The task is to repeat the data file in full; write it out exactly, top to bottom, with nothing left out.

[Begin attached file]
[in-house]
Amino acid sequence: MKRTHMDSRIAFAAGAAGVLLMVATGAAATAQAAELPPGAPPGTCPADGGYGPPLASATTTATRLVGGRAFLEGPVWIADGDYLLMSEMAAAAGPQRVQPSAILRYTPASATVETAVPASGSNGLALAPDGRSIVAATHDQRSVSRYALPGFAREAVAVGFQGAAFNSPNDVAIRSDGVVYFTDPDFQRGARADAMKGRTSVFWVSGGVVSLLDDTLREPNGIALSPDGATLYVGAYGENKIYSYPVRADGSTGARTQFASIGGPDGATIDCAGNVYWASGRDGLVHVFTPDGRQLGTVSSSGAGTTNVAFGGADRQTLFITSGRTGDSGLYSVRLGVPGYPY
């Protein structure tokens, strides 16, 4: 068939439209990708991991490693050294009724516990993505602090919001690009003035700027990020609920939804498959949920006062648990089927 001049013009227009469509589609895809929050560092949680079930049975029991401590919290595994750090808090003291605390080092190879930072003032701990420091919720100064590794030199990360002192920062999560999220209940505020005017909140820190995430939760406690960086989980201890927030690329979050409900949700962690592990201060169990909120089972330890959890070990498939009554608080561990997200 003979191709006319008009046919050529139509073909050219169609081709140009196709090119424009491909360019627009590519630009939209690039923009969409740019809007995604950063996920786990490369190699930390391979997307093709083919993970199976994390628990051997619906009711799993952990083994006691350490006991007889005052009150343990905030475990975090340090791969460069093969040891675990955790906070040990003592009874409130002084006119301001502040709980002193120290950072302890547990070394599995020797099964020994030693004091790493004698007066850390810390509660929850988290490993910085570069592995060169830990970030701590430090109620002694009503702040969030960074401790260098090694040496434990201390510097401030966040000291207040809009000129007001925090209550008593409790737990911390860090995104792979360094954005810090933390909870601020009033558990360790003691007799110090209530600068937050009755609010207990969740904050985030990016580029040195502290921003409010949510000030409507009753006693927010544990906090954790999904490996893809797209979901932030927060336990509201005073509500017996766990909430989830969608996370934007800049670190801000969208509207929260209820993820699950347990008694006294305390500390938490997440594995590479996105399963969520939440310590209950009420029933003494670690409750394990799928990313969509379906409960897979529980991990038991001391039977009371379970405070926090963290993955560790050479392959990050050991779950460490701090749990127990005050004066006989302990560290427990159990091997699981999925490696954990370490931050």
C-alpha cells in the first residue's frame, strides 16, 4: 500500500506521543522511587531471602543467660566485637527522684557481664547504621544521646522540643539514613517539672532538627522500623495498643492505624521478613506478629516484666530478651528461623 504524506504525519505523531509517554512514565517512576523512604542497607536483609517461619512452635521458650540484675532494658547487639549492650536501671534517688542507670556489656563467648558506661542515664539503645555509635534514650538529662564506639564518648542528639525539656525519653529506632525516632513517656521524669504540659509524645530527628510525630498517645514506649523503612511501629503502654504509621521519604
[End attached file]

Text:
[in-house]
Amino acid sequence: MKRTHMDSRIAFAAGAAGVLLMVATGAAATAQAAELPPGAPPGTCPADGGYGPPLASATTTATRLVGGRAFLEGPVWIADGDYLLMSEMAAAAGPQRVQPSAILRYTPASATVETAVPASGSNGLALAPDGRSIVAATHDQRSVSRYALPGFAREAVAVGFQGAAFNSPNDVAIRSDGVVYFTDPDFQRGARADAMKGRTSVFWVSGGVVSLLDDTLREPNGIALSPDGATLYVGAYGENKIYSYPVRADGSTGARTQFASIGGPDGATIDCAGNVYWASGRDGLVHVFTPDGRQLGTVSSSGAGTTNVAFGGADRQTLFITSGRTGDSGLYSVRLGVPGYPY
């Protein structure tokens, strides 16, 4: 068939439209990708991991490693050294009724516990993505602090919001690009003035700027990020609920939804498959949920006062648990089927 001049013009227009469509589609895809929050560092949680079930049975029991401590919290595994750090808090003291605390080092190879930072003032701990420091919720100064590794030199990360002192920062999560999220209940505020005017909140820190995430939760406690960086989980201890927030690329979050409900949700962690592990201060169990909120089972330890959890070990498939009554608080561990997200 003979191709006319008009046919050529139509073909050219169609081709140009196709090119424009491909360019627009590519630009939209690039923009969409740019809007995604950063996920786990490369190699930390391979997307093709083919993970199976994390628990051997619906009711799993952990083994006691350490006991007889005052009150343990905030475990975090340090791969460069093969040891675990955790906070040990003592009874409130002084006119301001502040709980002193120290950072302890547990070394599995020797099964020994030693004091790493004698007066850390810390509660929850988290490993910085570069592995060169830990970030701590430090109620002694009503702040969030960074401790260098090694040496434990201390510097401030966040000291207040809009000129007001925090209550008593409790737990911390860090995104792979360094954005810090933390909870601020009033558990360790003691007799110090209530600068937050009755609010207990969740904050985030990016580029040195502290921003409010949510000030409507009753006693927010544990906090954790999904490996893809797209979901932030927060336990509201005073509500017996766990909430989830969608996370934007800049670190801000969208509207929260209820993820699950347990008694006294305390500390938490997440594995590479996105399963969520939440310590209950009420029933003494670690409750394990799928990313969509379906409960897979529980991990038991001391039977009371379970405070926090963290993955560790050479392959990050050991779950460490701090749990127990005050004066006989302990560290427990159990091997699981999925490696954990370490931050």
C-alpha cells in the first residue's frame, strides 16, 4: 500500500506521543522511587531471602543467660566485637527522684557481664547504621544521646522540643539514613517539672532538627522500623495498643492505624521478613506478629516484666530478651528461623 504524506504525519505523531509517554512514565517512576523512604542497607536483609517461619512452635521458650540484675532494658547487639549492650536501671534517688542507670556489656563467648558506661542515664539503645555509635534514650538529662564506639564518648542528639525539656525519653529506632525516632513517656521524669504540659509524645530527628510525630498517645514506649523503612511501629503502654504509621521519604